The world’s most diverse forest, the Amazon, may host more than 10,000 records of pre-Columbian earthworks (constructed prior to the arrival of Europeans), according to a new study.
Combining cutting-edge remote sensing technology with archaeological data and advanced statistical modelling, new research has estimated how many earthworks may still be hidden beneath the canopy of the Amazon rainforest, and in which locations these structures are most likely to be found.
Conducted by a team of 230 researchers, from 156 institutions located in 24 countries and across four continents, the work has identified 24 new archaeological sites through advanced remote mapping technology, using a laser mounted on an aircraft, known as LiDAR (Light Detection and Ranging). This sensor allows for the reconstruction of surface elements into a highly detailed 3D model.
Academics from Exeter’s Departments of Archaeology and History, and Geography, played an important role, supplying Key Lidar (spatial) data generated from its ERC PAST project which was gathered using drone-mounted laser scanners flown across the Amazon. Among those involved were archaeologists Professor Jose Iriarte and Dr Mark Robinson, and geographers Professor Ted Feldpausch, and Professor Toby Pennington.
Dr Robinson, Senior Lecturer in Archaeology, said: “The history of the Amazon is still a mystery, but through collaborative endeavours and the combination of cutting edge remote sensing technology and archaeological explorations, our understanding of this incredible landscape has transformed from one of a pristine forest to one with rich human past.”
The report, More than 10,000 Pre-Columbian earthworks are still hidden throughout Amazonia, has been published in the latest edition of Science. It was led by Brazilian researchers Vinicius Peripato, a doctoral student in Remote Sensing at the Brazilian National Institute for Space Research (INPE), and Luiz Aragão.
“Our study suggests that the Amazon rainforest may not be as pristine as many believe, as when we seek a better understanding of the extent of pre-Columbian human occupation throughout it, we are surprised by a significant number of sites still unknown to the science community,” says Vinicius.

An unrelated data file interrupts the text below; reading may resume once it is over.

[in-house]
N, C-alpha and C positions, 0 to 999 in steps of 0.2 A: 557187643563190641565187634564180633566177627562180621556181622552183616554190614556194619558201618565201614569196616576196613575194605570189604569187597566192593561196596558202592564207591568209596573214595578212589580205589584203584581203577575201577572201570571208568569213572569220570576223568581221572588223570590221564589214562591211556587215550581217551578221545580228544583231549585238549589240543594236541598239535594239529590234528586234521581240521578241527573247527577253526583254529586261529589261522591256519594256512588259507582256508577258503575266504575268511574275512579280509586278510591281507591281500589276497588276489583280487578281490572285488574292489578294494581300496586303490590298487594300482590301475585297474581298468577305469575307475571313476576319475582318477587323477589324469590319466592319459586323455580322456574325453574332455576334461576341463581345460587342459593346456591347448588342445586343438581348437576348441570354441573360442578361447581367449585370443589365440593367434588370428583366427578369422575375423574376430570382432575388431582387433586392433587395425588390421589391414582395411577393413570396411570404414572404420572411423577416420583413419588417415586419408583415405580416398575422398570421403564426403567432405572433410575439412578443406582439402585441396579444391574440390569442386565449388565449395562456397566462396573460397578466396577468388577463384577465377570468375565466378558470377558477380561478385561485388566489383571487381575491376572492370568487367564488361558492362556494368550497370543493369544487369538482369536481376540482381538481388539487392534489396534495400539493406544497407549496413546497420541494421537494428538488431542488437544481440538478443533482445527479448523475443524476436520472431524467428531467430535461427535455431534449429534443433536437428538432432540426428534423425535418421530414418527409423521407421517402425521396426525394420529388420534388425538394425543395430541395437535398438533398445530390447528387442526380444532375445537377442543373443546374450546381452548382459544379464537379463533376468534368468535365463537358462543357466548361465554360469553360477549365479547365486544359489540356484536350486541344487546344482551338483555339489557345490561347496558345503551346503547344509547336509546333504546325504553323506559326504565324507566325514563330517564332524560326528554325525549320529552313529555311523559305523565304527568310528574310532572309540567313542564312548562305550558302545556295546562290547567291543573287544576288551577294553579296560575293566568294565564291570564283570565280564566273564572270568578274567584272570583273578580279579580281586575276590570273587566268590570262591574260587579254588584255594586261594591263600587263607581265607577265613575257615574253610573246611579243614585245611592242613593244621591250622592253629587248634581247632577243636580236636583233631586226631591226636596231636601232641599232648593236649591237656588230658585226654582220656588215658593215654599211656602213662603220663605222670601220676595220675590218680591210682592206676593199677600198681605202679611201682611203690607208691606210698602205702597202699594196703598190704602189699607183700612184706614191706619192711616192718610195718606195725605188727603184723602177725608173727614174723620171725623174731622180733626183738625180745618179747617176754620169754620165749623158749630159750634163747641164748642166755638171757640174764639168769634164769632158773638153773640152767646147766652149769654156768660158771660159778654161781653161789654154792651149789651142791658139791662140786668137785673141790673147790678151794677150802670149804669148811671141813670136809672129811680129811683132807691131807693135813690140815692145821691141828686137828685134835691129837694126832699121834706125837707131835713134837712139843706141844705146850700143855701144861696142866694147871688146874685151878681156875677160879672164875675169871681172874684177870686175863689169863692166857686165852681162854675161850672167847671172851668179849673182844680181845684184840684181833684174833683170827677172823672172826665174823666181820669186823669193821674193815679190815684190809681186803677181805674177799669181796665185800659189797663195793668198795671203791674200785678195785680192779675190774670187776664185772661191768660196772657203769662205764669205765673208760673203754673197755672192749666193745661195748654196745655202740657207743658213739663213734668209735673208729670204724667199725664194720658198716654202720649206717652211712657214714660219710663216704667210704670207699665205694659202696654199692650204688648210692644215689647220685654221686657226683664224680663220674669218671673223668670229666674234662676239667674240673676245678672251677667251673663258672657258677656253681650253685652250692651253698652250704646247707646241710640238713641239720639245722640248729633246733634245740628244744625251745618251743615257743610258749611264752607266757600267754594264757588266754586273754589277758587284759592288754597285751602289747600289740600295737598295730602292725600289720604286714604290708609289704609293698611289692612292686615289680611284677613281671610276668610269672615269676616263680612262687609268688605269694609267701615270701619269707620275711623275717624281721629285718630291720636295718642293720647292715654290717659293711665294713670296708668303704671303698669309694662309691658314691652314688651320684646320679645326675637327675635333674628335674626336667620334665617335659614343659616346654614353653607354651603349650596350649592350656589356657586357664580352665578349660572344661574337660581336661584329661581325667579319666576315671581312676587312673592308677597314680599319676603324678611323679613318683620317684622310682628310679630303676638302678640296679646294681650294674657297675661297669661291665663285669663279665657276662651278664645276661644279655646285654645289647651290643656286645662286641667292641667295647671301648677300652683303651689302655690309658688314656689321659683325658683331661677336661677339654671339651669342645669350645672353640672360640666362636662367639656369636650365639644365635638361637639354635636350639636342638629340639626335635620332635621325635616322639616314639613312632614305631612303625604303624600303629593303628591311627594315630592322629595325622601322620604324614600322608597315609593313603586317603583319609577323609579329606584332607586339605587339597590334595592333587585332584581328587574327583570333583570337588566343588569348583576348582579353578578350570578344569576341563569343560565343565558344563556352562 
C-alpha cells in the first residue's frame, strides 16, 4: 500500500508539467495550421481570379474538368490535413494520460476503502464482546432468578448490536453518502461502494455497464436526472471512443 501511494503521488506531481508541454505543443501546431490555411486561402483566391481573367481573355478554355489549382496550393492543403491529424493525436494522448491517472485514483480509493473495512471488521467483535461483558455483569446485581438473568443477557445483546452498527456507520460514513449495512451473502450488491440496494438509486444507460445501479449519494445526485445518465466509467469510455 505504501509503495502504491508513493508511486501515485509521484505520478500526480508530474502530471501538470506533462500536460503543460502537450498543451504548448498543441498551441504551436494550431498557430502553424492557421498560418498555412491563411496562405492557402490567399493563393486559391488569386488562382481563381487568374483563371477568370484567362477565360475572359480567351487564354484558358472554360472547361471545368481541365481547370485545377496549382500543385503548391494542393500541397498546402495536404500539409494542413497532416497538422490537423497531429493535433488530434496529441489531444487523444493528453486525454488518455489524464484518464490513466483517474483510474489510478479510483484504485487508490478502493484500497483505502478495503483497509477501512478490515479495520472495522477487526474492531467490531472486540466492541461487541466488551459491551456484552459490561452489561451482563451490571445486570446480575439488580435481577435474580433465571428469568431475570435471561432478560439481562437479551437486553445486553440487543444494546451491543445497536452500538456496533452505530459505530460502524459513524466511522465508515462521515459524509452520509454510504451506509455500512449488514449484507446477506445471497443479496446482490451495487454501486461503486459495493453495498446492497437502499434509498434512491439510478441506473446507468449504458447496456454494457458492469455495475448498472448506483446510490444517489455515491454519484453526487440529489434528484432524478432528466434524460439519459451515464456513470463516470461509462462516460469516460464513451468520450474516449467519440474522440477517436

“From the 3D models of the surface, it is possible to digitally remove all vegetation and initiate a precise and detailed investigation of the terrain beneath the forest. Given the wealth of information contained in these data, we embarked on an archaeological investigation. We investigated a total of 0.08% of the Amazon and found 24 previously uncatalogued structures in the Brazilian states of Mato Grosso, Acre, Amapá, Amazonas, and Pará.”
Using all earthworks found so far (961), the team quantified how many structures have yet to be unravelled and demonstrated that dozens of tree species are linked to these ancient occupations dating back 1,500 to 500 years ago. These structures are known as earthworks and predate the arrival of Europeans on the continent. They are also typically associated with other types of landscape modifications, confirming the presence of indigenous occupations in various regions of the Amazon (such as Amazonian dark earth and the presence of domesticated species, among other pieces of evidence).
“We predict that 90% of the Amazon forest has a very low chance of having earthworks, so this type of modification on Amazonian forests may have taken place mostly in 10% of its area,” said Hans ter Steege, of Naturalis Biodiversity Center and Utrecht University.
Carolina Levis, from the Federal University of Santa Catarina, added: “Some time ago, ecologists viewed the Amazon as the vast untouched forest, but now, combining other types of pre-Columbian remains, we can see how many areas that currently sustain dense forest have already been subjected to extensive engineering works and the cultivation and domestication of plants by pre-Columbian societies. These people mastered sophisticated techniques for land and plant management, which, in some cases, are still present in the knowledge and practices of present-day communities that can inspire new ways to coexist with the forest without the need for its destruction.”
The quantitative results were obtained through a Bayesian methodology, which proposes an exact regression analysis for the observed occurrences of pre-Columbian earthworks. Exactness is achieved by the use of a data augmentation mechanism that includes the still unobserved earthworks and their observability pattern.
So far, these earthworks have been commonly discovered through Google Earth images. However, due to the vastness of the Amazon rainforest and the challenges of studying remote areas, this study puts forth testable predictions about lesser-known locations in the Amazon, where new fieldwork is likely to uncover archaeological sites of monumental dimensions, still well-preserved within the forest.
The ground-breaking study also has political implications for the current debate on the indigenous land demarcation timeline in Brazil. The authors say: “In times of discussions regarding regulatory frameworks for property and indigenous land rights, this research provides numerous pieces of evidence of the ancestral occupation of the Amazon rainforest by indigenous peoples, their ways of life, and the relationship they established with the forest. The protection of their territories, languages, cultures, and heritage should be understood as ancient, as they are, and not tied to a date, which is so recent.”